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X-15 pioneered some major new design advances, but also had a number of weaknesses. (credit: NASA/DFRC)

X-15 backgrounder

The X-15 was a research aircraft jointly operated by NASA and the Air Force from 1959 to 1968. It obtained altitude and speed records for winged craft achieving 107,900 meters in August 1963 and 7,300 kmph in October 1967.

In a sense, X-15 is the road not taken by the US space program. X-15 showed promising potential for routine suborbital space access by the end of the program’s 199 flights. Followon programs did not pursue this track, but instead turned to expendable rockets, space capsules, and the space shuttle. With SpaceShipOne’s successful flight, it makes sense to revisit the X-15 program, and its strengths and weaknesses.

X-15 had some extraordinary design advances over previous air and spacecraft. It made use of novel materials such as Inconel-X and novel avionics many years before fly-by-wire systems were routine. X-15 rocket engines allowed high-altitude and high-speed research to be conducted.

X-15 also had weaknesses. X-15 was air launched from a B-52 to get the utmost in velocity and altitude, but this made engine no-lights quite dangerous. Similarly, X-15 had skids and not landing wheels which made control upon landing somewhat less than routine. Ground handling and air launching were also complicated by ammonia fuel for the engines and peroxide fuel for the APUs. The greatest danger may have been X-15 had difficulty re-entering the atmosphere due to its configuration. SpaceShipOne’s feather mode, in contrast, does not require careful management of orientation. The dangers inherent in the program and the design resulted in many emergency landings including one that killed test pilot Mike Adams.

The X-15 is the road not taken by the US space program

X-15 first and foremost was a research program. It had a great deal of resources to counter the perceived threat to US international prestige posed by the Russian Sputnik satellite. While these resources were a blessing, they also proved unsustainable as Apollo became the new vehicle for prestige and Vietnam War ate up more and more money.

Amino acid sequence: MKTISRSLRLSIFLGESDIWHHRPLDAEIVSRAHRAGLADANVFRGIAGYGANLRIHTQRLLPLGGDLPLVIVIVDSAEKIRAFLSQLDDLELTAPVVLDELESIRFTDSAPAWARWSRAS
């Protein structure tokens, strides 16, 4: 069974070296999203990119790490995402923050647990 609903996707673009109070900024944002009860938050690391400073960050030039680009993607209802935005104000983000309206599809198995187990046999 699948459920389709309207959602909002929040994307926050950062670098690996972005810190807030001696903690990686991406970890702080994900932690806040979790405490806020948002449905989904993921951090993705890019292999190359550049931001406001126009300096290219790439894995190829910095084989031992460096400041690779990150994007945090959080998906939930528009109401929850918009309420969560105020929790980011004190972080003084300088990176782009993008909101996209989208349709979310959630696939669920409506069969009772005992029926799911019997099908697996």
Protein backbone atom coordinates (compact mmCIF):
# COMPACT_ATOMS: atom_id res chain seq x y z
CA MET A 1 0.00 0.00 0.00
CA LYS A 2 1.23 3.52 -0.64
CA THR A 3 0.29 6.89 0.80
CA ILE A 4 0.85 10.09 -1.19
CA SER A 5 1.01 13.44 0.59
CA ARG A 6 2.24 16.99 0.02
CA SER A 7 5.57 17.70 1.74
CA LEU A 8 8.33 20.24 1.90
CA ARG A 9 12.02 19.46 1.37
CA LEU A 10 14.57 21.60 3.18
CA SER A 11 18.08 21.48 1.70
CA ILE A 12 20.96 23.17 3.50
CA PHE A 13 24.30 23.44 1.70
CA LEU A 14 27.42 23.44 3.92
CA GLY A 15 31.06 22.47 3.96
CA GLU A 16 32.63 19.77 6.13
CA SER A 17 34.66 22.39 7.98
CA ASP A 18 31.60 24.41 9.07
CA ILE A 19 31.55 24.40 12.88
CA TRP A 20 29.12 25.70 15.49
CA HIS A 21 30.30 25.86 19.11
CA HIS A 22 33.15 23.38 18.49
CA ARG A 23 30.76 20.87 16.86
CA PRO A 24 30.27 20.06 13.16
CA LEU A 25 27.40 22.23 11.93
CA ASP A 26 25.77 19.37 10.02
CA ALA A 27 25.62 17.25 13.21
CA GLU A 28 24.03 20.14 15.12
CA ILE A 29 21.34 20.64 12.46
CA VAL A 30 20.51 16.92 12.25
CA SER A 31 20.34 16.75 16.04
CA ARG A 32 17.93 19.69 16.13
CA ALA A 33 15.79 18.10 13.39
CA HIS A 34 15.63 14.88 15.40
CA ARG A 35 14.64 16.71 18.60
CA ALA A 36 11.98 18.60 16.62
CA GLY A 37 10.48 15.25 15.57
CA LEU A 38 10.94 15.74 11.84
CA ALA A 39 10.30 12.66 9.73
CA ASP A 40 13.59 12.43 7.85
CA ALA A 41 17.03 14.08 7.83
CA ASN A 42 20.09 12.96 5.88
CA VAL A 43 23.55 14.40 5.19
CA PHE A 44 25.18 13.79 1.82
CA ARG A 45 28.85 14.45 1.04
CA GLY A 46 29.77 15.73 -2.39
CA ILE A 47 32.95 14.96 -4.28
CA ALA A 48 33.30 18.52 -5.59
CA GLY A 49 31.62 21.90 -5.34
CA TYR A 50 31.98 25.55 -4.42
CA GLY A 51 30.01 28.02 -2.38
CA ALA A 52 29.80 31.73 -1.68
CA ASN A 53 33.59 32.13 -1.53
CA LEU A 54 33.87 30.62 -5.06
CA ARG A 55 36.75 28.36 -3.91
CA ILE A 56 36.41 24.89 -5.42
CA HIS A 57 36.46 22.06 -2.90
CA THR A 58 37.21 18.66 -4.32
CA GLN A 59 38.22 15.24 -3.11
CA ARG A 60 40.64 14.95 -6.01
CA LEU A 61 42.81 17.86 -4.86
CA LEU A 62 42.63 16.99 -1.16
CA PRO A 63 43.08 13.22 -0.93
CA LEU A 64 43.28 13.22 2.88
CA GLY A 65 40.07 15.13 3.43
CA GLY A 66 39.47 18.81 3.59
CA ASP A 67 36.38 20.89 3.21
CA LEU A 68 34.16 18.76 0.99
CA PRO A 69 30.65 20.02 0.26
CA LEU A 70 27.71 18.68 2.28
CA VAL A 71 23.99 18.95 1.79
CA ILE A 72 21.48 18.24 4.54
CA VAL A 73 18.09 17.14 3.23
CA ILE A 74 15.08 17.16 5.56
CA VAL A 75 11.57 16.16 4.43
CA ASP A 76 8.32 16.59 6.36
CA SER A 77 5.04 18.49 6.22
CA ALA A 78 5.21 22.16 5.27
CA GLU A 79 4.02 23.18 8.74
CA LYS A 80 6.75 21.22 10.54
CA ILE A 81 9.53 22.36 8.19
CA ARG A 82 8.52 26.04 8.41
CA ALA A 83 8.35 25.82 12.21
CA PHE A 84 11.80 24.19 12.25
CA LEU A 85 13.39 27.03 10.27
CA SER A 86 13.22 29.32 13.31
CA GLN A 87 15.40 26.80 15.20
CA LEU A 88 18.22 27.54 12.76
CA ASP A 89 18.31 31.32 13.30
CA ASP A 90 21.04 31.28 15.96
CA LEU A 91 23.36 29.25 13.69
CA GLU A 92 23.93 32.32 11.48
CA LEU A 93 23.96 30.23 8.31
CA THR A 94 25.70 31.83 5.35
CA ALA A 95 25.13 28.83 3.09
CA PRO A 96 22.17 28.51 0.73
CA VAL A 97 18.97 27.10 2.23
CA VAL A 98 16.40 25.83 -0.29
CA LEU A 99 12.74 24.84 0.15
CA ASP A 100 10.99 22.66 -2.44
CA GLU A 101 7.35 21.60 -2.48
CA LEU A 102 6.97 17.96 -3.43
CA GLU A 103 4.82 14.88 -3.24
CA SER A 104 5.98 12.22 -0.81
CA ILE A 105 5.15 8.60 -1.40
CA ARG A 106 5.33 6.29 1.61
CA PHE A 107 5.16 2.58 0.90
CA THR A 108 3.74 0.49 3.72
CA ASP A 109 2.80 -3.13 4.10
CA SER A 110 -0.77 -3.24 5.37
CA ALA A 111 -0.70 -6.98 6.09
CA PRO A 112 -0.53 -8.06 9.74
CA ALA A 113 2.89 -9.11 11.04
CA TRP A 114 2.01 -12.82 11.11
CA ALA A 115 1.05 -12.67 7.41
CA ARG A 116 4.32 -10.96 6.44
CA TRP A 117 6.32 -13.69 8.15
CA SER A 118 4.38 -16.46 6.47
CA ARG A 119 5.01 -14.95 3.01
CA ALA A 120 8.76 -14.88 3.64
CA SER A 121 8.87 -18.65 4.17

The X-15 project was also more expensive than the private space programs getting underway today. At $300 million in 1961 dollars—$1.5 billion in today’s dollars—it had vigorous backing. Today’s programs at Scaled and Rocketplane have 1-2% as much funding reported or about $20-$30 million each in today’s dollars. XCOR has also reported that it can produce a winged suborbital aircraft, the Xerus, for cost levels in that ballpark. These programs are also meant to be profitable, with Paul Allen breaking even possibly by SpaceShipOne’s 3rd spaceflight, winning the Ansari X Prize and increasing viewership for the Vulcan Video documentary. If the documentary alone pays for the creation of an X-15 style rocket program only four decades later, that bodes well for future documentaries of recreations of more ambitious programs (See “Space as Entertainment”, The Space Review, May 17, 2004).

Granted, some of the cost difference between SpaceShipOne, Xerus, and XP versus the X-15 is because the current planes are not trying for speed records, only high altitude. Nevertheless, cost and commercial operation may be the primary differences between today’s programs and the X-15 program although composites, avionics, design, propulsion, navigation, telemetry, ferrying, and control have all changed in the last 40 years.

As today’s private space programs pick up where the X-15 program left off, it is interesting to look back at the X-15.

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